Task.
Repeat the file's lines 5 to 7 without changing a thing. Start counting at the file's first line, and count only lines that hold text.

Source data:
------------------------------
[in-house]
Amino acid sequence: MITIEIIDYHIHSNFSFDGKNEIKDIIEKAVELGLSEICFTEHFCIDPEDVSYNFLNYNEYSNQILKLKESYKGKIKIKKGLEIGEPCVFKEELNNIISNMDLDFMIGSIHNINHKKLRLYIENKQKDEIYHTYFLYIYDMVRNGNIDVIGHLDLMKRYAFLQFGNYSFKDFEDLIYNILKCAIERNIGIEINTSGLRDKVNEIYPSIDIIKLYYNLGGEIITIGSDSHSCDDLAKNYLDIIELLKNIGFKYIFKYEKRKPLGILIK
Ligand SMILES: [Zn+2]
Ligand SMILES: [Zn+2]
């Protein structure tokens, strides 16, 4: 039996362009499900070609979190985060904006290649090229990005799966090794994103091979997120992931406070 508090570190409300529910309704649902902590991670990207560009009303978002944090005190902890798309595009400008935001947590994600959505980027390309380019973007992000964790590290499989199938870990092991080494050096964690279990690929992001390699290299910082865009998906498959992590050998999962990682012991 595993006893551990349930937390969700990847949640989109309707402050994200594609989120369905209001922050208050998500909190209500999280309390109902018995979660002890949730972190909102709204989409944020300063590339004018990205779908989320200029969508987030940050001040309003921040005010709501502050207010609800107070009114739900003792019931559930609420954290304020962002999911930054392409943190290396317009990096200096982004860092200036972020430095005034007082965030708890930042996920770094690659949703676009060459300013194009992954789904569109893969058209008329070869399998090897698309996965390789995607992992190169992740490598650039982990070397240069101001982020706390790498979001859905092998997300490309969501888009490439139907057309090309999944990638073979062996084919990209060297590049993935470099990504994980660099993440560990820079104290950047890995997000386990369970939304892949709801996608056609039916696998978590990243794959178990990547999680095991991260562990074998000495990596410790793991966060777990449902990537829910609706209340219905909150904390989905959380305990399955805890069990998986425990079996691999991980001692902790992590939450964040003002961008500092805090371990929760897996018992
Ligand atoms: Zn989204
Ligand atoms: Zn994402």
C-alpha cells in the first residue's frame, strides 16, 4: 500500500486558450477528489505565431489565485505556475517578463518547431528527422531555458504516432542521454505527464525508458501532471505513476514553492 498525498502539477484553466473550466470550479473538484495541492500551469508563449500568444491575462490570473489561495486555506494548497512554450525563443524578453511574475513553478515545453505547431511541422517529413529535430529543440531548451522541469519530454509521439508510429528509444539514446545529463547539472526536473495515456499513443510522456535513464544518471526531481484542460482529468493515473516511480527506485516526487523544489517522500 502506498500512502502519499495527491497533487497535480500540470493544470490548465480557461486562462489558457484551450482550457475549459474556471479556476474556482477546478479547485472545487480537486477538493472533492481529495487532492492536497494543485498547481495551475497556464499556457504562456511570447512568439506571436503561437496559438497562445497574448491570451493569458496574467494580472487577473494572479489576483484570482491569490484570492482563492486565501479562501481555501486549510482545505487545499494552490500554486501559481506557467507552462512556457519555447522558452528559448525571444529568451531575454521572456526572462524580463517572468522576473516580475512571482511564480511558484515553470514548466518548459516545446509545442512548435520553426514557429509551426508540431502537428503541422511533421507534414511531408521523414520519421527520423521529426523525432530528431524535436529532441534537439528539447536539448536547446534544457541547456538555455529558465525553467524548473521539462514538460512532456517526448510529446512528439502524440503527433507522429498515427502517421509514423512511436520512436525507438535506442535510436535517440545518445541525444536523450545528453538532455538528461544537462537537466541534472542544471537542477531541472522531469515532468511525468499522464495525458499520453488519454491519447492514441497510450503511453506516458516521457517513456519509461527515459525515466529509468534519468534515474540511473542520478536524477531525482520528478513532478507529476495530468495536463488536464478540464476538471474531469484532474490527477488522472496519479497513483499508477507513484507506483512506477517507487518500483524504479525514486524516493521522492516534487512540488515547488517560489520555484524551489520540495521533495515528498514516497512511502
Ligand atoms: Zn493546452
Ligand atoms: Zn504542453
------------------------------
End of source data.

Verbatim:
């Protein structure tokens, strides 16, 4: 039996362009499900070609979190985060904006290649090229990005799966090794994103091979997120992931406070 508090570190409300529910309704649902902590991670990207560009009303978002944090005190902890798309595009400008935001947590994600959505980027390309380019973007992000964790590290499989199938870990092991080494050096964690279990690929992001390699290299910082865009998906498959992590050998999962990682012991 595993006893551990349930937390969700990847949640989109309707402050994200594609989120369905209001922050208050998500909190209500999280309390109902018995979660002890949730972190909102709204989409944020300063590339004018990205779908989320200029969508987030940050001040309003921040005010709501502050207010609800107070009114739900003792019931559930609420954290304020962002999911930054392409943190290396317009990096200096982004860092200036972020430095005034007082965030708890930042996920770094690659949703676009060459300013194009992954789904569109893969058209008329070869399998090897698309996965390789995607992992190169992740490598650039982990070397240069101001982020706390790498979001859905092998997300490309969501888009490439139907057309090309999944990638073979062996084919990209060297590049993935470099990504994980660099993440560990820079104290950047890995997000386990369970939304892949709801996608056609039916696998978590990243794959178990990547999680095991991260562990074998000495990596410790793991966060777990449902990537829910609706209340219905909150904390989905959380305990399955805890069990998986425990079996691999991980001692902790992590939450964040003002961008500092805090371990929760897996018992
Ligand atoms: Zn989204
Ligand atoms: Zn994402």